are far more than just computer skills. Some strongly believe
that education can be taught via the Web and social skills
can be gained from joining sports teams, summer camps, or
just hanging out! After all, if you're on a hockey or baseball
team you're sure to pick up some lessons on respect and
argue that this virtual classroom may place pressure on
students: to become computer literate or be left behind
in life. Is this undue pressure or reality? Maybe being
left behind in life is a little dramatic, but the reality
is that the computer age is here. Whether you want to pay
for your new jeans with your debit card, or check to see
if the library has the book you want, you're going to need
some computer skills.
development of flexible, inquiring minds has rarely been
the main concern in the design of educational systems. After
all, if you have over thirty inquiring minds and only one
teacher, flexibility could be a problem. It seems that developing
students' proper social behaviour has always exceeded the
concern to develop students' creativity. Computer technology
can make individualized attention a real possibility. At
the Institute for the Learning Sciences, systems are being
developed to allow people to try out things in simulated
worlds, fly their own ship to the moon, or direct their
own newscast. This technology will allow for the individual
creative growth in students.
Uh, computers talking? or fighting
over a necklace?
all of the efforts to improve schools, some parents believe
that our schools are not fit for educating their children.
This frustration has led to a surge in the movement known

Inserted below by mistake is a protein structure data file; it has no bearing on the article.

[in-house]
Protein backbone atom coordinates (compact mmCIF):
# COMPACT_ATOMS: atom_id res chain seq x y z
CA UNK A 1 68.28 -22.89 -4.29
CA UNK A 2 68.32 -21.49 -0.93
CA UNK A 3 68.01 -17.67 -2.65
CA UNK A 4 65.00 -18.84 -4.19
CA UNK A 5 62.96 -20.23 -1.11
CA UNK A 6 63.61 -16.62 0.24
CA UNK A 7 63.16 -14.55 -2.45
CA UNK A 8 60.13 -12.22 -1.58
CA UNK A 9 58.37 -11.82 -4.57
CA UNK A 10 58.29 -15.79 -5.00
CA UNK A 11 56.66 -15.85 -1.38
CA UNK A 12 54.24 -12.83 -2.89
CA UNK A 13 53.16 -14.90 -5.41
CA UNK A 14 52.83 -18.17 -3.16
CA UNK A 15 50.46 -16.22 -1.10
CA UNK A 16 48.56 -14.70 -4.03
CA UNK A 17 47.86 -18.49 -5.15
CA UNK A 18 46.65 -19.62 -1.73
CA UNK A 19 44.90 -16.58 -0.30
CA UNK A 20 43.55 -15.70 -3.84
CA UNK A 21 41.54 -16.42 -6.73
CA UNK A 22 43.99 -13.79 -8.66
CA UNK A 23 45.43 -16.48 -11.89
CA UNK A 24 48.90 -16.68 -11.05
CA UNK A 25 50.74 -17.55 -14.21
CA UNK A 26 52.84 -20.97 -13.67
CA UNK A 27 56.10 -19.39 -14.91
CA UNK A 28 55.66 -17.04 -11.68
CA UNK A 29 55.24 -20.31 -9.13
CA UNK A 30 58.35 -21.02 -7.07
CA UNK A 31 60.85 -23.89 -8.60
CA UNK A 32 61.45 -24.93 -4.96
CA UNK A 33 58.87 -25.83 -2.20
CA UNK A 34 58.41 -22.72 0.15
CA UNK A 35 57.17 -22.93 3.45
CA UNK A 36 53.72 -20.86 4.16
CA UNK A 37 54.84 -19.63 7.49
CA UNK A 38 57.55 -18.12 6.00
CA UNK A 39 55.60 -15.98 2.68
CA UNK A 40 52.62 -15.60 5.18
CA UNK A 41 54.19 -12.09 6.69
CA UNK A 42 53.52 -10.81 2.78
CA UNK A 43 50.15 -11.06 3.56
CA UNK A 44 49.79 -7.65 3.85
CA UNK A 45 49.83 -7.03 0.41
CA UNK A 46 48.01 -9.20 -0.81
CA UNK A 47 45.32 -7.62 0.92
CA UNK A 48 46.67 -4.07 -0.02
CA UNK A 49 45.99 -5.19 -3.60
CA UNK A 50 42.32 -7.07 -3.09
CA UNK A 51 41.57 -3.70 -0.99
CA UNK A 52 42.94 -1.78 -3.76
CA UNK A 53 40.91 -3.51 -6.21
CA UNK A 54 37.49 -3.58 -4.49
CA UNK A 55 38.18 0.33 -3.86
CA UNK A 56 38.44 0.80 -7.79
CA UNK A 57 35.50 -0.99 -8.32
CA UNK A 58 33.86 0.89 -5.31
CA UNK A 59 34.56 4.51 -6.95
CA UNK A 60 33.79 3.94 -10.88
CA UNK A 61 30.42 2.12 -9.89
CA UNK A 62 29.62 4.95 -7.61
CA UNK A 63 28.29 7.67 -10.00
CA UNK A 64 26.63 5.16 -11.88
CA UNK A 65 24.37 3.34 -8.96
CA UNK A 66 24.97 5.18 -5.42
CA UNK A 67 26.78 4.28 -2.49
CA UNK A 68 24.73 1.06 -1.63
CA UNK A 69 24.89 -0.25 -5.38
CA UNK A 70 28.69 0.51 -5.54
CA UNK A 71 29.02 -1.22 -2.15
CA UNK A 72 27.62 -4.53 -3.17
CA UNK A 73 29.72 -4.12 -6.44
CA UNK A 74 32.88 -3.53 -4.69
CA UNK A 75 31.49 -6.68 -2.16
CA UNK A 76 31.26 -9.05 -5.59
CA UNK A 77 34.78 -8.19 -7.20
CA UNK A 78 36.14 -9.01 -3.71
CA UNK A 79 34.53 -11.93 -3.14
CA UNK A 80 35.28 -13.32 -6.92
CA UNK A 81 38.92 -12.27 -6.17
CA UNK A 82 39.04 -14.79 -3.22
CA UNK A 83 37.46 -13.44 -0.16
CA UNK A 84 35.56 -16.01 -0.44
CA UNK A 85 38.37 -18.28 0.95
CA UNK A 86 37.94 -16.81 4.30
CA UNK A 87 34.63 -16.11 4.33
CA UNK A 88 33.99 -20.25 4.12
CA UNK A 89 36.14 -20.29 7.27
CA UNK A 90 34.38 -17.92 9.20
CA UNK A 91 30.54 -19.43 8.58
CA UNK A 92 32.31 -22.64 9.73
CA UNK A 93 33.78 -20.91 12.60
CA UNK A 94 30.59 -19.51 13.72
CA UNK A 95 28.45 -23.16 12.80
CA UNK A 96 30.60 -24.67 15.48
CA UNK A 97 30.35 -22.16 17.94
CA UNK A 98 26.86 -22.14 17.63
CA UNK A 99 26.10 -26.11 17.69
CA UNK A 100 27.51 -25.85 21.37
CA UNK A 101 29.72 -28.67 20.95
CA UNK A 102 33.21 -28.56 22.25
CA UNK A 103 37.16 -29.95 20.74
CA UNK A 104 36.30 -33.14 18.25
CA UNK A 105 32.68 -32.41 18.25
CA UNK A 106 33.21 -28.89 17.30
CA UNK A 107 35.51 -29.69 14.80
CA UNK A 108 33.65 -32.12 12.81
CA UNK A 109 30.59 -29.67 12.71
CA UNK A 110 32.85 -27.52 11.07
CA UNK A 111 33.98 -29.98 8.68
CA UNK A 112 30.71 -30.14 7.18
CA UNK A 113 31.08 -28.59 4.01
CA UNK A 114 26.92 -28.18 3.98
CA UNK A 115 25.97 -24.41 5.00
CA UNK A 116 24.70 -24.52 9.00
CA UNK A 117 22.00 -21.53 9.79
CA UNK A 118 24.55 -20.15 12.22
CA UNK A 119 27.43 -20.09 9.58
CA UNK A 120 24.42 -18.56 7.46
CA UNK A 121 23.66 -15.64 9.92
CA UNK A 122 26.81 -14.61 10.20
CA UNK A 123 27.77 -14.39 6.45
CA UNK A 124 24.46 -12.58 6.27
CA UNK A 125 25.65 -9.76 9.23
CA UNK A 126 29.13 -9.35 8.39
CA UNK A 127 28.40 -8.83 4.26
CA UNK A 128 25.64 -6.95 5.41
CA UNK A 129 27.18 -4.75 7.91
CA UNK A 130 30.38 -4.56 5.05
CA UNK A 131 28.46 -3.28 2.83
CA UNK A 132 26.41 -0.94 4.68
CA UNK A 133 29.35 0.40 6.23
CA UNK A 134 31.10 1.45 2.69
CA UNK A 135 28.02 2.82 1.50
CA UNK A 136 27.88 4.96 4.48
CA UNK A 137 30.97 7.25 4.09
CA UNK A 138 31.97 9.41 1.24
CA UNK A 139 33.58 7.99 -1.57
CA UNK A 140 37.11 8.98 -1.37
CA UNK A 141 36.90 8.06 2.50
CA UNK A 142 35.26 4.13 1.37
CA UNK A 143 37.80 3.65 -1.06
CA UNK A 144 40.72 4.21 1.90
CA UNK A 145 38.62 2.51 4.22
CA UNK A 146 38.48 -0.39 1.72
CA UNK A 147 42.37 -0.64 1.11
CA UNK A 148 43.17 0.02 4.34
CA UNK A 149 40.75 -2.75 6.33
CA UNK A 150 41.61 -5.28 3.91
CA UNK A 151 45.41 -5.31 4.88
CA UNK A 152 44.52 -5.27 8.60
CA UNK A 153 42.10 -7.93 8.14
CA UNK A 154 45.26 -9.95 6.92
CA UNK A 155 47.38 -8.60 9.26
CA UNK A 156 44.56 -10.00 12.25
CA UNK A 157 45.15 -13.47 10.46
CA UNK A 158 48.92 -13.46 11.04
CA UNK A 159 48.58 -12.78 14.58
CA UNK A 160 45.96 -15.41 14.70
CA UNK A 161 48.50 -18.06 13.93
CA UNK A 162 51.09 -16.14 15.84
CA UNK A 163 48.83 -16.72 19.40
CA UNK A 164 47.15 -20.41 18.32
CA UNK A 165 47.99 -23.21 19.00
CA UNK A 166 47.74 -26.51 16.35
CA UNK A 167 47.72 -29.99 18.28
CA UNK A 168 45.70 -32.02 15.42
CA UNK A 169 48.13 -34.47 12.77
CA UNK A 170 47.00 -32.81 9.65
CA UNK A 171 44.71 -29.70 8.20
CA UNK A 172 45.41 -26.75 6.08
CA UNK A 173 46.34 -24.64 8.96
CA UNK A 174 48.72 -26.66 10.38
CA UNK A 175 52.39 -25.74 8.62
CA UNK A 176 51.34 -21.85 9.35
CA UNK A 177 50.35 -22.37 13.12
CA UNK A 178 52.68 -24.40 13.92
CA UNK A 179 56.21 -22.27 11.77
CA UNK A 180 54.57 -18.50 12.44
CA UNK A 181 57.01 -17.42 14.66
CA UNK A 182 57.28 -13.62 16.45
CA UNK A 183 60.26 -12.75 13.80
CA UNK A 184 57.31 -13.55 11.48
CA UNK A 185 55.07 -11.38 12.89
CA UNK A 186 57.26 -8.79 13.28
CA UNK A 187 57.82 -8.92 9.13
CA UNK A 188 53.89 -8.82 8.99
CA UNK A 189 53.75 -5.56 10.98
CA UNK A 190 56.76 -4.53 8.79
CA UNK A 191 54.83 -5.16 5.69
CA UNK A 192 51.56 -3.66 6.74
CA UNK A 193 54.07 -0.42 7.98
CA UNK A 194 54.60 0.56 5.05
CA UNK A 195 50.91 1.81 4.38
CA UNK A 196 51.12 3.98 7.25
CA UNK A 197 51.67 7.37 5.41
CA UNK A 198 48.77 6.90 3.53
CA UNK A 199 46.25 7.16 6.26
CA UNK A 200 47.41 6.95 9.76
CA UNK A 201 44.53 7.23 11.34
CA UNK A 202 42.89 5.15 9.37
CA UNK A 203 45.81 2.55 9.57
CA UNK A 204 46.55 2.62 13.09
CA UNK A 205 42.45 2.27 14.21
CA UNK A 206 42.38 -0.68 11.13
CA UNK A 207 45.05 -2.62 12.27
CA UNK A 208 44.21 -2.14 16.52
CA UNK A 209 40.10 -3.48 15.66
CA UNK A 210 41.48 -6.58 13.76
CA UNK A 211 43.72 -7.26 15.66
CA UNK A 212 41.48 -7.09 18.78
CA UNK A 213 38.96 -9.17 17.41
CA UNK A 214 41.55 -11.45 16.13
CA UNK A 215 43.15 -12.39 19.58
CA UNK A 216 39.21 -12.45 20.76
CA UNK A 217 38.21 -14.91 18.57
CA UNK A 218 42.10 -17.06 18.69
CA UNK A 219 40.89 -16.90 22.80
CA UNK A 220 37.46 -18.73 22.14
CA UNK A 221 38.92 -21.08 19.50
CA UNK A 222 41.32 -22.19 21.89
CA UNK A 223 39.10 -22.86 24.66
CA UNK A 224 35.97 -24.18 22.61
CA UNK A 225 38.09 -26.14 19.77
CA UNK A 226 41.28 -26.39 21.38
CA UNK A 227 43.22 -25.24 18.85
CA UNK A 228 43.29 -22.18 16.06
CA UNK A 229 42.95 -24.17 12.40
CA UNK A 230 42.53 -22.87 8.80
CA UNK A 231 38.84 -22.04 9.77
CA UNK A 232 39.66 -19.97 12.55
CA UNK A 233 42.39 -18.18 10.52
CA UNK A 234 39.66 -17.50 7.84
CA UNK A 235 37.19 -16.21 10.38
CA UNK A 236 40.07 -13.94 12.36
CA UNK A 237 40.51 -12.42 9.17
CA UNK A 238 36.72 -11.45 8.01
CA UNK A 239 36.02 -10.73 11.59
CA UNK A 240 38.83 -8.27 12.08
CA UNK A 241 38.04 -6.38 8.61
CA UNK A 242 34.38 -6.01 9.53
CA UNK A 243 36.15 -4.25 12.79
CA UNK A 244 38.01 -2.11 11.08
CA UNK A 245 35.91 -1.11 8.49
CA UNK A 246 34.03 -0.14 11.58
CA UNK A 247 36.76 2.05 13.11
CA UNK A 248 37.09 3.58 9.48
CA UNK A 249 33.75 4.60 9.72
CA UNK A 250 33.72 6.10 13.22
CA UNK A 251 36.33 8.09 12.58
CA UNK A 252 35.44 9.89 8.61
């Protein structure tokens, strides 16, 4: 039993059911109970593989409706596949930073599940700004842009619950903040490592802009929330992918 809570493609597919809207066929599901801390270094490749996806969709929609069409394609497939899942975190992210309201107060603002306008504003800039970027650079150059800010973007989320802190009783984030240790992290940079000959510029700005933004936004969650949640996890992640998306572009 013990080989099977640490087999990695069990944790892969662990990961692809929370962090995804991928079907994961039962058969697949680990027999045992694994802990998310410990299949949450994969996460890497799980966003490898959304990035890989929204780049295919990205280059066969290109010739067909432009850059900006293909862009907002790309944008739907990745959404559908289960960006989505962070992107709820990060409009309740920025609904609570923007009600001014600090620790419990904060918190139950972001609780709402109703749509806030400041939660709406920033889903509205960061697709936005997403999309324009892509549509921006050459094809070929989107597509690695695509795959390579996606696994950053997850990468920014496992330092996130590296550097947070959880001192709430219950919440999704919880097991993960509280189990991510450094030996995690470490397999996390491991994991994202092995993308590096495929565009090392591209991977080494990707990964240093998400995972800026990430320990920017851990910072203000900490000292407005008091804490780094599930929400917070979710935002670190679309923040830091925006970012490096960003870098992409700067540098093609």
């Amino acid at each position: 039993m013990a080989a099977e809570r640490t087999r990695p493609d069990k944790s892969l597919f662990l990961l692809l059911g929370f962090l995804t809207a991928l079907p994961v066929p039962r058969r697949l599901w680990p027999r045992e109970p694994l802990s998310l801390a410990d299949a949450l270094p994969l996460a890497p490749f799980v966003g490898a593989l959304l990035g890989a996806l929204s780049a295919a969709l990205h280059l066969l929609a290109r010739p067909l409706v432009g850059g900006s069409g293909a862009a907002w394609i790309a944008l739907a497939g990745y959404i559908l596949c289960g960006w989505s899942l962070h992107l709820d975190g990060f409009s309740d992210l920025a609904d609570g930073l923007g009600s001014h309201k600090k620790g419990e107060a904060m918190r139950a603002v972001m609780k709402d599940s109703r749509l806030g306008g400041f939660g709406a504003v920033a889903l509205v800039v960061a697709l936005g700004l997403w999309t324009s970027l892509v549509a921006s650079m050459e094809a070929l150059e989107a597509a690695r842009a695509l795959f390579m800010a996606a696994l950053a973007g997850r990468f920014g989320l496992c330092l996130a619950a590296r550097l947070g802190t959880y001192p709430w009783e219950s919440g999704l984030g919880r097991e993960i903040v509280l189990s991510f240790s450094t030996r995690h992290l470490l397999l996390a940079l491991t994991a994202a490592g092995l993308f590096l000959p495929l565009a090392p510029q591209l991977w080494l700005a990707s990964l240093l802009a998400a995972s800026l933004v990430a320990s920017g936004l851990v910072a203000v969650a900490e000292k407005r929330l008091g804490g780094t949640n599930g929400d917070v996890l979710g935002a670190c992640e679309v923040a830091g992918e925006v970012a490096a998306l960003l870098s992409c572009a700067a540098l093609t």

as homeschooling. Homeschooled families educate their children
as they see fit, either basing their education on curriculum
available for purchase or developing their own curriculum.
Ed Web is a website that explores technology and school
reform and has a lot to say about homeschooling. The author
Andy Carvin says that, "With the recent growth of the Internet,
even more families have become attracted to homeschooling."
Research suggests that home schooled students outperform
their public school friends. According to a survey of test
scores by the National Center for Home Education in the
U.S., homeschooled students outperformed public school students
by an average of 30 to 37 percentile points in math and
reading. The survey also noted that the income and education
level of their parents did not effect the success of their
Web will provide amazing opportunities for the education
of our society. Anyone with a phone line and a computer
has access to unlimited amounts of knowledge and programs
designed to help them learn and understand. The teachers
and parents involved with these programs will be given the
job of making sure that students lead well-balanced lives
that combine Web based education and positive social interaction
with their friends and neighbours. Imagine your recreation
room has now become your classroom, and your parents seem
to be doing as much homework as you are! So, be prepared
as the virtual classroom may find its way to a computer
screen near you!
A Trip to